Despite its current political salience, the proposal to charge VAT on private (‘independent’) school fees in England is nothing new. The Labour Party’s 1983 election manifesto set out plans to “withdraw charitable status from private schools and all their other public subsidies and tax privileges [and] we will also charge VAT on the fees paid to such schools.” Labour’s more recent manifestos in 2017 and 2019 proposed similar reforms, with the 2017 manifesto including the specific claim that the removal of the VAT exemption for private school fees would raise £1.6 billion a year.

The debate over the taxation and charitable status of private schools has become increasingly high-profile, with Prime Minister Rishi Sunak recently claiming that Labour’s plans amount to “attacking the hard-working aspiration of millions of people in this country”. On that basis, this research note investigates the source and credibility of the often-cited £1.6 billion figure to assess whether it deserves to be included in discussions about the future of private schools. The findings in this note are not intended to represent a definitive answer on this matter, not least because some assumptions had to be made about where previous calculations and estimates came from. Nevertheless, this note aims to contribute to a pragmatic evidence base that education experts and policymakers can use to deliberate on the merits (or otherwise) of removing charitable status from private schools along with its financial implications for those schools as well as taxpayers.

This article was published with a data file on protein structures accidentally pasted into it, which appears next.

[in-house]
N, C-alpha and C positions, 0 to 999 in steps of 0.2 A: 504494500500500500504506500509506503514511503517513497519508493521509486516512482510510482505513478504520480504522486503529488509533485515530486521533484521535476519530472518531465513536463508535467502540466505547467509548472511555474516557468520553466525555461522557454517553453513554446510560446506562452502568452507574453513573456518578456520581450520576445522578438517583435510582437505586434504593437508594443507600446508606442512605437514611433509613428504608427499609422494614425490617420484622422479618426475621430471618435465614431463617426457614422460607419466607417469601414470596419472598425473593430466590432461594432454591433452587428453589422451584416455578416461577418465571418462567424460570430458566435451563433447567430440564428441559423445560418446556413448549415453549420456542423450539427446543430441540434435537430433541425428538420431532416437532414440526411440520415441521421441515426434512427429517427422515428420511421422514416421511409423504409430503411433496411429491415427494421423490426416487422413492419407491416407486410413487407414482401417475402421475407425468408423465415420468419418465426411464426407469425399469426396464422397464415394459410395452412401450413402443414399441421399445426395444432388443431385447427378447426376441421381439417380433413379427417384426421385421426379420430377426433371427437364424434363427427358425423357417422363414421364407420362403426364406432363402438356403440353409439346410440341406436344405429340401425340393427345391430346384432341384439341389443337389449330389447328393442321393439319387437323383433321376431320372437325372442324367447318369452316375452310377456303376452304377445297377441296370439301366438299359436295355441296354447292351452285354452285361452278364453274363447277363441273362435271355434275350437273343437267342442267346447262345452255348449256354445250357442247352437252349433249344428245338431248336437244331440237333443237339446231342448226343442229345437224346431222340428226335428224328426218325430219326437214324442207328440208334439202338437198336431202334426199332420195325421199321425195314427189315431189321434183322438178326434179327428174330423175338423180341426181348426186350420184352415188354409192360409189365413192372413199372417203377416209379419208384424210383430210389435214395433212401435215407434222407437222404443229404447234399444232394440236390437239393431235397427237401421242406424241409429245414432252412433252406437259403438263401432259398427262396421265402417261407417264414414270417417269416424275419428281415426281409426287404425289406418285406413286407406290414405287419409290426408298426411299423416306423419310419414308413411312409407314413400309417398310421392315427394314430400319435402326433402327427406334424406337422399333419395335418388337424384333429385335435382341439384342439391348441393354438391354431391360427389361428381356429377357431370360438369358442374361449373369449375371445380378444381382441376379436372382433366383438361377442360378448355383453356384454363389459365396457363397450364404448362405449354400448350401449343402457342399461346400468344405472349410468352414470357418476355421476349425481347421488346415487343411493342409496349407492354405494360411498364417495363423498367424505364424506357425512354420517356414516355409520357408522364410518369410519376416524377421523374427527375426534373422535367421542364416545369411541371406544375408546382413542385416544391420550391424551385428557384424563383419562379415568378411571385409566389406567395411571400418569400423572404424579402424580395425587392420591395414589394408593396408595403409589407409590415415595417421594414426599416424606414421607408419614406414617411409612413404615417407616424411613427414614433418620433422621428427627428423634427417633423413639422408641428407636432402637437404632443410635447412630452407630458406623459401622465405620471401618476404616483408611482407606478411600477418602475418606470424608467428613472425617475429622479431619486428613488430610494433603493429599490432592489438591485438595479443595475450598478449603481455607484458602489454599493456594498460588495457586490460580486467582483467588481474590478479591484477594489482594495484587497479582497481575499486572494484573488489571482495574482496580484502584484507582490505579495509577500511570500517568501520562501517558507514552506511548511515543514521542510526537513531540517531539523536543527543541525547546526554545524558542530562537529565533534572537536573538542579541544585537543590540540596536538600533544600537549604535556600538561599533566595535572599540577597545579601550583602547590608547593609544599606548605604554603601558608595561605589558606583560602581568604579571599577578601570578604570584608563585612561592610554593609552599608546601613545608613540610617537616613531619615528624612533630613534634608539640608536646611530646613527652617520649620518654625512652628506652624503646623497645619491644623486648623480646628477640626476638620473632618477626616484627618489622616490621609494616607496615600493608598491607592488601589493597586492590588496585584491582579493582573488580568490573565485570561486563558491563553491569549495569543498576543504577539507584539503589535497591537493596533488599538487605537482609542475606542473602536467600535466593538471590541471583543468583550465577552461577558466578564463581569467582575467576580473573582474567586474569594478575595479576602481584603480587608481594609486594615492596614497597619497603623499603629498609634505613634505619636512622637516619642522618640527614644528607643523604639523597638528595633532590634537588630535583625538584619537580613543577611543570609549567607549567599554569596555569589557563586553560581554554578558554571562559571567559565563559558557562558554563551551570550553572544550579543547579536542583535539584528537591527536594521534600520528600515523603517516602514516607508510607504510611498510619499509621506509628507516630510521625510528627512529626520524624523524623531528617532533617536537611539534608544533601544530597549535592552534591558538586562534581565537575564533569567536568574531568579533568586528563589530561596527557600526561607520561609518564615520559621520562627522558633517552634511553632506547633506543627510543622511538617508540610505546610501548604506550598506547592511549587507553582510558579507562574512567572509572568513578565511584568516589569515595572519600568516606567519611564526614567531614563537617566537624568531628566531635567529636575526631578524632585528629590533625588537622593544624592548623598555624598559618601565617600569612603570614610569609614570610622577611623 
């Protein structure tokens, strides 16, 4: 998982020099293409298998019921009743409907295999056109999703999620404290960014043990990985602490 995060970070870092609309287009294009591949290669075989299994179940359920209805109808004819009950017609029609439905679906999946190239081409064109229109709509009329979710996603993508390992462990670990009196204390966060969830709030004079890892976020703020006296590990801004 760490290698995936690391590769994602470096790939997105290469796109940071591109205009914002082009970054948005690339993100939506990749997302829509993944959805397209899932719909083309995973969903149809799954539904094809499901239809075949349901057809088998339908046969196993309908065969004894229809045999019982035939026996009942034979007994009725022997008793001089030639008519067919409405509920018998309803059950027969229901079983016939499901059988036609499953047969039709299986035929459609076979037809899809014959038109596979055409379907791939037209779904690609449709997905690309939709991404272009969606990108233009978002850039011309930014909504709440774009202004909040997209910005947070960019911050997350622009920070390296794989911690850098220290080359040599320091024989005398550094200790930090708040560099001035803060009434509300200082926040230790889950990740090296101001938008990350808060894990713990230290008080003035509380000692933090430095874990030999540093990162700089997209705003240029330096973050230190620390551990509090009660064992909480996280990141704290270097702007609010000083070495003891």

This research note forms part of a larger research project at EDSK on the future of private schools in England, which is set to conclude in July 2023.